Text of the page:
'50s summer rite: family caravan to Eastern Shore

May 30, 1994|By JACQUES KELLY

My family had a never-fail way of dealing with Baltimore's equatorial heat and humidity: They left town.

That pilgrimage to the Eastern Shore and everything that accompanied it made Cleopatra's barge rides seem like a rowboat outing.

When my grandparents, with whom I lived with my parents, decided to quit their Guilford Avenue home, they did not do so lightly. They packed heavily, they dressed heavily and they ate heavily.

In the early 1950s, after the Bay Bridge had opened, it was not really a bad drive to the ocean. The roads we used are still in use today. There was less traffic then. But we prepared for the 144-mile trip like settlers leaving for the New World.

There was the issue of clothes. In that era you dressed properly in the evening for the required Broadway time. Earlier in the year, my grandmother and her sister took a day visiting Hutzler's dressmaking pattern counter to go through the Simplicity books for summer dress styles and then-new Bermuda shorts. Those shorts had more pleats and pockets than a general's uniform.

My four sisters had to be outfitted in light cotton summer dresses, clothes designed to draw the appropriate oohs and ahhs from my grandmother's fellow evening boardwalk bench sitters.

After weeks of dressmaking, and trying on, the sisters made their final selection of traveling clothes, garb tailored around the perceived rigors of the Chevy or Rambler. It would not have surprised me if the Queen Anne's County authorities had stopped our car at the border. The real laugher was a green elastic headdress my grandmother used to don so the wind wouldn't mess her hair on the great journey -- this from a woman who never went near a beauty shop.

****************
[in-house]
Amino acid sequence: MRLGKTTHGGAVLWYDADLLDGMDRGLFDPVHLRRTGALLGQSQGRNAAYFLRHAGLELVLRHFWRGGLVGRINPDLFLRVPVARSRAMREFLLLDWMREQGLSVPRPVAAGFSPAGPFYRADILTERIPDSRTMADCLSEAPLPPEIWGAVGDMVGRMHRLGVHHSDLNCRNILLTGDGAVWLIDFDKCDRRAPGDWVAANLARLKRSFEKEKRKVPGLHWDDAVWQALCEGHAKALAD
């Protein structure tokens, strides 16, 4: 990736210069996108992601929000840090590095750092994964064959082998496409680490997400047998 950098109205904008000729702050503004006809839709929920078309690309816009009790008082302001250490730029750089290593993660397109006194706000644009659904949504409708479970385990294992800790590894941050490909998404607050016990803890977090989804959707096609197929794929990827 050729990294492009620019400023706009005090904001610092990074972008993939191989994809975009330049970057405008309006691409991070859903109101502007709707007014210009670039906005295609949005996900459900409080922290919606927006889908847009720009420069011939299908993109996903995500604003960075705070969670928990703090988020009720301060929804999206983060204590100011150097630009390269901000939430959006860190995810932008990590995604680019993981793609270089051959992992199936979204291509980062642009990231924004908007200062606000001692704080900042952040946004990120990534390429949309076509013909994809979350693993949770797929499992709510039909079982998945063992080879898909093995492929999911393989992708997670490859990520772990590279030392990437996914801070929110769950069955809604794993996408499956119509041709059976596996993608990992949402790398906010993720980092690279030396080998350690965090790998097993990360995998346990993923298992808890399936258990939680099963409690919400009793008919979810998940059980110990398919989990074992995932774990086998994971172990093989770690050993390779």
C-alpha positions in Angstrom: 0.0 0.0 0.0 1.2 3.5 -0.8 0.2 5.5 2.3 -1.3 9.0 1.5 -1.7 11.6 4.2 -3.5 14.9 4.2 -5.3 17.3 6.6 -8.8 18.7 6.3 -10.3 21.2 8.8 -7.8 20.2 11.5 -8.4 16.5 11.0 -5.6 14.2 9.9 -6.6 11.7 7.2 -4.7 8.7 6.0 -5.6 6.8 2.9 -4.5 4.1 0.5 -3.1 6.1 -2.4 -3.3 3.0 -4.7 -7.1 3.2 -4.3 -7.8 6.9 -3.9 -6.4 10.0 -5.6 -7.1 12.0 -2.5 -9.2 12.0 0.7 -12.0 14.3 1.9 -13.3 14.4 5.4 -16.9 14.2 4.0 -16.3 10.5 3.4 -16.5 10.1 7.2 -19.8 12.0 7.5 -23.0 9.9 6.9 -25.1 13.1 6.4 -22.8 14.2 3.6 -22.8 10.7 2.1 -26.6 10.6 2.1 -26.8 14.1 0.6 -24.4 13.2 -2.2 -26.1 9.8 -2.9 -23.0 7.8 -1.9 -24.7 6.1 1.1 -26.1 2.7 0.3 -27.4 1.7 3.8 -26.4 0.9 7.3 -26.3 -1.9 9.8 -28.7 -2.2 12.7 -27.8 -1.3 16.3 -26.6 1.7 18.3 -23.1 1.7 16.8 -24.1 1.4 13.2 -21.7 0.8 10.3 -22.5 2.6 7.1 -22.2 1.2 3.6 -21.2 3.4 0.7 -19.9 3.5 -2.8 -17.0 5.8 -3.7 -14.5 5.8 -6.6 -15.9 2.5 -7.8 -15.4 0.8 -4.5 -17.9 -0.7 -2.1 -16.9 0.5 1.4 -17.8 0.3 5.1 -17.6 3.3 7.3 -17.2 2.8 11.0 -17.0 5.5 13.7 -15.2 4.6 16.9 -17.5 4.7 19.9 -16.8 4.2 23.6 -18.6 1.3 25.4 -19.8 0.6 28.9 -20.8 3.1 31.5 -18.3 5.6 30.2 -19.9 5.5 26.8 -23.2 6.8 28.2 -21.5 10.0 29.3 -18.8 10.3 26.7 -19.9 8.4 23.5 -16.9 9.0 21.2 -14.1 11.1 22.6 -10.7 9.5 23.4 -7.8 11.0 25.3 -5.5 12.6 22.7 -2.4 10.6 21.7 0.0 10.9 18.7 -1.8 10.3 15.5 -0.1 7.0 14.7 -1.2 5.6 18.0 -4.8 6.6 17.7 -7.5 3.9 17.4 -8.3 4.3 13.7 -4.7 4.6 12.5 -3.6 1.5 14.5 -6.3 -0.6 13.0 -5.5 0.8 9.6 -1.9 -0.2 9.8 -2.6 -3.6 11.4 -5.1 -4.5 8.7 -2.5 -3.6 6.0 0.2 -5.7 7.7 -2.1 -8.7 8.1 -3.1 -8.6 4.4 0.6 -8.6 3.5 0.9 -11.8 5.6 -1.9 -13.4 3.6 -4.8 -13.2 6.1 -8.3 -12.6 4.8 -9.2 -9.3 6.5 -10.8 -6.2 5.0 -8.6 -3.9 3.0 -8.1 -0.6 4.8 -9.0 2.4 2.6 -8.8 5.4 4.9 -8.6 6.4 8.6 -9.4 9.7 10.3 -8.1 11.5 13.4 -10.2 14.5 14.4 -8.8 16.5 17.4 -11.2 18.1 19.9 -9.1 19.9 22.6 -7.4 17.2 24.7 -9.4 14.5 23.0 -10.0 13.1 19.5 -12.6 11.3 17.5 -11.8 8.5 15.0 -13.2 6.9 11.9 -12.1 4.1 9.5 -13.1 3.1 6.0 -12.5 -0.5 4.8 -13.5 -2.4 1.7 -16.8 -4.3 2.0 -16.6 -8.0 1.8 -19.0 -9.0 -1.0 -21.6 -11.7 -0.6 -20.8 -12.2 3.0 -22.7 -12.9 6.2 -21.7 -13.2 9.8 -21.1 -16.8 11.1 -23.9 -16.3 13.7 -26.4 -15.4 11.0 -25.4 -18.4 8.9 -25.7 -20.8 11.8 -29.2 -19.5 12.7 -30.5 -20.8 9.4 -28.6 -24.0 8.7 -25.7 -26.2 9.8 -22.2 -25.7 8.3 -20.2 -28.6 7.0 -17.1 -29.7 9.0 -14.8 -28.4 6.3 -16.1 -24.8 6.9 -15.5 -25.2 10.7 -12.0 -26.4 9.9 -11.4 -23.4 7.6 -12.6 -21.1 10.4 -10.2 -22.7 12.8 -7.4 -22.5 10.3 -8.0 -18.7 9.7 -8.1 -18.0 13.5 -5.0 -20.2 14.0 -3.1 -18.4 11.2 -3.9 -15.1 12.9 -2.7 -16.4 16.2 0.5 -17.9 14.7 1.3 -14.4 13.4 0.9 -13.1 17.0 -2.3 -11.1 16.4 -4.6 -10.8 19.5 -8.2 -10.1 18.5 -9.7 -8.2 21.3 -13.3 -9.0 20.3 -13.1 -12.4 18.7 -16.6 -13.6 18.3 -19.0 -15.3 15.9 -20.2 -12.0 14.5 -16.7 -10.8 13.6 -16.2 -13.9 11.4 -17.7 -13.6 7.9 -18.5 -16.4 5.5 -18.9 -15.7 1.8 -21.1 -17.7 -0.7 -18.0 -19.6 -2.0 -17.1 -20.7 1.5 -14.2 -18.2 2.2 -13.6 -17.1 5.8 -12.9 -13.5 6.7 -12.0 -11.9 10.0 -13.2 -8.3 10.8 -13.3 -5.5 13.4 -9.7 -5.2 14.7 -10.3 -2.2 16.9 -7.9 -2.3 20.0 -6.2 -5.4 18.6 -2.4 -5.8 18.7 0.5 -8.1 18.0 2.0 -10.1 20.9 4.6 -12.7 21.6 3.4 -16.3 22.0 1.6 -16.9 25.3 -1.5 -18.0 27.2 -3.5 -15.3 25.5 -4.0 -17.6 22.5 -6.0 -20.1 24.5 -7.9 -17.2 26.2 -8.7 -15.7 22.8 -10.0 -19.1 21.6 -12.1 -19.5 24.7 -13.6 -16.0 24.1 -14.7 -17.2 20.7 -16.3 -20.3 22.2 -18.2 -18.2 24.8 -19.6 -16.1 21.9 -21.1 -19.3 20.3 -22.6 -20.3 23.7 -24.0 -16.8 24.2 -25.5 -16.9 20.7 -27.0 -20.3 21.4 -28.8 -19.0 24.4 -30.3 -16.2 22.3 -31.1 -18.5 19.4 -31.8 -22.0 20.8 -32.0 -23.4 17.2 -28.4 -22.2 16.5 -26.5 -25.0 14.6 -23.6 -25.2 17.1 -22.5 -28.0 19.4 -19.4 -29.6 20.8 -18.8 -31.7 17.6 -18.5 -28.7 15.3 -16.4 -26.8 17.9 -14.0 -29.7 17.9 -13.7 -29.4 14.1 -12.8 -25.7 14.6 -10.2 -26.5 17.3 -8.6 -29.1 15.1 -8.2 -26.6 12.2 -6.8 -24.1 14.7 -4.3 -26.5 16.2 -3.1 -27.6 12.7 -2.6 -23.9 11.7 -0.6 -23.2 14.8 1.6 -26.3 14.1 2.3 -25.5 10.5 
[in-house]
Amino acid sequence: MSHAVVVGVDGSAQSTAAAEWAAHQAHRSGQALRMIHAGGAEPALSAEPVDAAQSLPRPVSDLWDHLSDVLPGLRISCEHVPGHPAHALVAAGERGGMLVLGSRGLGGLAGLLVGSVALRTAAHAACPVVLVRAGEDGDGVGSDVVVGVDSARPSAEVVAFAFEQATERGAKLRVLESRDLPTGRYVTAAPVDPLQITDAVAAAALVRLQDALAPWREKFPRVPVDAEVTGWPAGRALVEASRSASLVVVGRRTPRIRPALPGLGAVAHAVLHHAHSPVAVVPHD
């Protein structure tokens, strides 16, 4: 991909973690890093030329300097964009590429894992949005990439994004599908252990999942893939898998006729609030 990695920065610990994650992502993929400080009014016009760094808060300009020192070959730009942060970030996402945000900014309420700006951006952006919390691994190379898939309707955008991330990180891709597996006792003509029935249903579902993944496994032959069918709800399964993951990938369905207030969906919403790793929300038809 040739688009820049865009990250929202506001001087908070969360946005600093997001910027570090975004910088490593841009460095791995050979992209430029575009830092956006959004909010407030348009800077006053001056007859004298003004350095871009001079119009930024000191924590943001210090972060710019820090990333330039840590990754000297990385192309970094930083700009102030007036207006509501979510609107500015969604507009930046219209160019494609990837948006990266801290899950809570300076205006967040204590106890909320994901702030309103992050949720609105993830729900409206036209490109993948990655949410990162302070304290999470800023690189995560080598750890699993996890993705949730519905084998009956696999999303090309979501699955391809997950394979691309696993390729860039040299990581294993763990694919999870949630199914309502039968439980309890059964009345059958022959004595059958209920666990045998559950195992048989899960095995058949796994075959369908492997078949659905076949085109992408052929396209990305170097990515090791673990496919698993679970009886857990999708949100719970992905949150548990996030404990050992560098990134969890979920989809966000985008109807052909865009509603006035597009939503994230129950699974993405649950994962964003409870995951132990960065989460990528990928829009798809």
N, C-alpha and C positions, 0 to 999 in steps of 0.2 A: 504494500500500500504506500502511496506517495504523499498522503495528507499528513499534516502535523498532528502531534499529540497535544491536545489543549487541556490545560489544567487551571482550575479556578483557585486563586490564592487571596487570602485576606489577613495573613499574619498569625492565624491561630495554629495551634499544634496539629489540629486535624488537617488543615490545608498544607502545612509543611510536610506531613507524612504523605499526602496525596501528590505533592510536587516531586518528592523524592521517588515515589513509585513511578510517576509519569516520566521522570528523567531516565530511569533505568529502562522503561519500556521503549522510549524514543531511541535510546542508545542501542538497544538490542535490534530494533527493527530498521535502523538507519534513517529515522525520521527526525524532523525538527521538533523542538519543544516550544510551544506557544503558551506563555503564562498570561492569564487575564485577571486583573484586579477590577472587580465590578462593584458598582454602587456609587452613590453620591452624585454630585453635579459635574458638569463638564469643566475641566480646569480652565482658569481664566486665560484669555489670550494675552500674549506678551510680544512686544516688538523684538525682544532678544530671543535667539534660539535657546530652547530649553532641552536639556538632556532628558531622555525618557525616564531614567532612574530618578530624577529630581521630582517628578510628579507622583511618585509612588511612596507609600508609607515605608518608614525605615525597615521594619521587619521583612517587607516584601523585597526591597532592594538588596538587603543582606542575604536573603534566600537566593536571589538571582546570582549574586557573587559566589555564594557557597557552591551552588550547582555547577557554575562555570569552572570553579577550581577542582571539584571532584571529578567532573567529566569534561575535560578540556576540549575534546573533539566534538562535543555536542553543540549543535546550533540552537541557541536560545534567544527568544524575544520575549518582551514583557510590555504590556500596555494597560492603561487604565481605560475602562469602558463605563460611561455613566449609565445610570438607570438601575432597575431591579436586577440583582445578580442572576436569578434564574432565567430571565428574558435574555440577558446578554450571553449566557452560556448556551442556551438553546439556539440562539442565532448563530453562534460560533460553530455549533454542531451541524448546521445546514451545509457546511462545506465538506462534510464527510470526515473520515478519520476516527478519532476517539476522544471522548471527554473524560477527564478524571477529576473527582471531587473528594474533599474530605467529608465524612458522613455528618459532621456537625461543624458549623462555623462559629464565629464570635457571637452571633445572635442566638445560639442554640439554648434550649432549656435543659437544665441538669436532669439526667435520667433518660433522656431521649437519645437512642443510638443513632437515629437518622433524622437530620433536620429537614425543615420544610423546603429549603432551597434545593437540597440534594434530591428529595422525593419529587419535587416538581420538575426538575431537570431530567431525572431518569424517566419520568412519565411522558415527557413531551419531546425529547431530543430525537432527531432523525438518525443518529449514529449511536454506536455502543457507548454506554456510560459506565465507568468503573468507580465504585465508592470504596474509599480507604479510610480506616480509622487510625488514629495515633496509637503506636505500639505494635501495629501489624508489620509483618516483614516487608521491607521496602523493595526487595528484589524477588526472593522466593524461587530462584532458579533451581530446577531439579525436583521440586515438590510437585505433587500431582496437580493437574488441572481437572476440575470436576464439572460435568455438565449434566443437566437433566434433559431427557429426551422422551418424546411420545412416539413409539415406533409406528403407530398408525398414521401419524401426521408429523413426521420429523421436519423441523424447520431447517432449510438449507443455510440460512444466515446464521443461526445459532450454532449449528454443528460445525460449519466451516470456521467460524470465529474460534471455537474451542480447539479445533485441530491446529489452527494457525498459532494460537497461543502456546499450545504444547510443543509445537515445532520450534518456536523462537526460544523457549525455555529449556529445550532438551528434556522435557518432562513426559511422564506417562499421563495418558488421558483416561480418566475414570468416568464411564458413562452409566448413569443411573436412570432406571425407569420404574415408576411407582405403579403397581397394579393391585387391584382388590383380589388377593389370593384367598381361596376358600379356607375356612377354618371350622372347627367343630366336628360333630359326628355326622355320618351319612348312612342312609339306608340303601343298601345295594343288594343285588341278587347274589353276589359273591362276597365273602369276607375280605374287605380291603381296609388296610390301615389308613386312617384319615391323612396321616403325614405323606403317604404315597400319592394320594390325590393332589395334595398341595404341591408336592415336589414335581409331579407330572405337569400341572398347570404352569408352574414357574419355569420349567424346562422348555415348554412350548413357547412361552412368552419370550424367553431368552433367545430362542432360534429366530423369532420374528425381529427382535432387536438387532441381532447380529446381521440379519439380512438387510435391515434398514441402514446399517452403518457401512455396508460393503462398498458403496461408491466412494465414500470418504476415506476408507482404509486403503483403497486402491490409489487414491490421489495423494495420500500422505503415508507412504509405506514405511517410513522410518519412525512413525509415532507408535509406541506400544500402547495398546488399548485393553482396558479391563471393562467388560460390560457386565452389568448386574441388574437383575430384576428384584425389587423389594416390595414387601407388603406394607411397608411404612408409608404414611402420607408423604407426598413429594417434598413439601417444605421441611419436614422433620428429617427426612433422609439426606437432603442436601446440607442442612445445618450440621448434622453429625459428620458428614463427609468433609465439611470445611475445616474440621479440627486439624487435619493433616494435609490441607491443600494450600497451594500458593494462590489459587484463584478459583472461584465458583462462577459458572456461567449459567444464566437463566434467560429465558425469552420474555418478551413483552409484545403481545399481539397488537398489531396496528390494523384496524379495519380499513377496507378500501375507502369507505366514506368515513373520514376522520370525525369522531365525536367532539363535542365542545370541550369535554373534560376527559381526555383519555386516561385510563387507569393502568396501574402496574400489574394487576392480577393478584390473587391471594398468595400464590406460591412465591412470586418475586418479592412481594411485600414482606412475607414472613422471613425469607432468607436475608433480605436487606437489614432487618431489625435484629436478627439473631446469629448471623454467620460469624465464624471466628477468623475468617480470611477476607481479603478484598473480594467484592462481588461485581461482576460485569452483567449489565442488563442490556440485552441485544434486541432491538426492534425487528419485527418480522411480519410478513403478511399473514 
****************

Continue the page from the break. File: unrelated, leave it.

We had to be provisioned. They believed (and were probably right) that no decent food could be bought along the way. This meant hours devoted to baking date and nut bread, frying chicken, squeezing lemons for lemonade and oranges for orange cake. And just to make the trip lighter, we took along the largest canister of Utz potato chips made.

Packing. A story in itself. Mere suitcases would not do. It seemed like a few weeks after Easter we started scouting and saving cardboard cartons. Since we rented a house or apartment for a fairly long stretch, we took everything from sheets to forks. The caravan also involved an even dozen passengers, so the tonnage figures were dizzying.

My patient father once accused my sister of packing a piano. The boxes (with black crayon marks identifying owners and contents) were filled days in advance and piled in the cellar. There was a caravan -- first a station wagon followed by a second car and, on some occasions, a truck.

Packing was tricky. I recall a 1950s Chevy wagon about ready to explode all over Guilford Avenue. How could we bind it all in? Simple. The backyard clothes lines were appropriated. And what was the last thing to be packed? Aunt Cora's prized, broad-brimmed Ecuadorean beach hat.

And what we hauled was even worse. The steam irons (special models of dubious wiring reserved for annual beach use) that never worked properly. The cutlery belonged in the Maryland Historical Society. Not a piece matched. There was one bent-pronged fork stamped Marine Corps that we all loudly cursed. The sheets invariably sprung holes. The toaster, also a seaboard model, issued sparks along with your blackened bread.

Just as time-consuming was the act of closing the house. We put old throws over the lamps and furniture. The tops of bureaus, tables and desks were cleared. The window shades were drawn down as far as they reach. Wires came out of electrical outlets.

We shoved off, the neighbors waved enthusiastically (after all, they got a vacation from us) and the fights started over who got stuck with the seat over the hump. There were the usual groans about Ritchie Highway traffic and discussion about whether we'd make the Bay Bridge in less than an hour.

My grandfather, a Pennsylvania native, never let us forget his place of birth. He said if he had been building the Bay Bridge it would have had four auto traffic lanes and two more for a railroad. We all condemned, damned and vilified the old Kent Narrows Bridge, whose draw was seemingly perpetually up. Maryland, my grandfather pontificated, did not know how to build roads and bridges.

Pop sure knew how to pay a toll in style. When we cruised into the toll plaza, he'd startle the money takers by casually paying in 1890s silver dollars, or at the very least, a $2 bill fresh from Pimlico.

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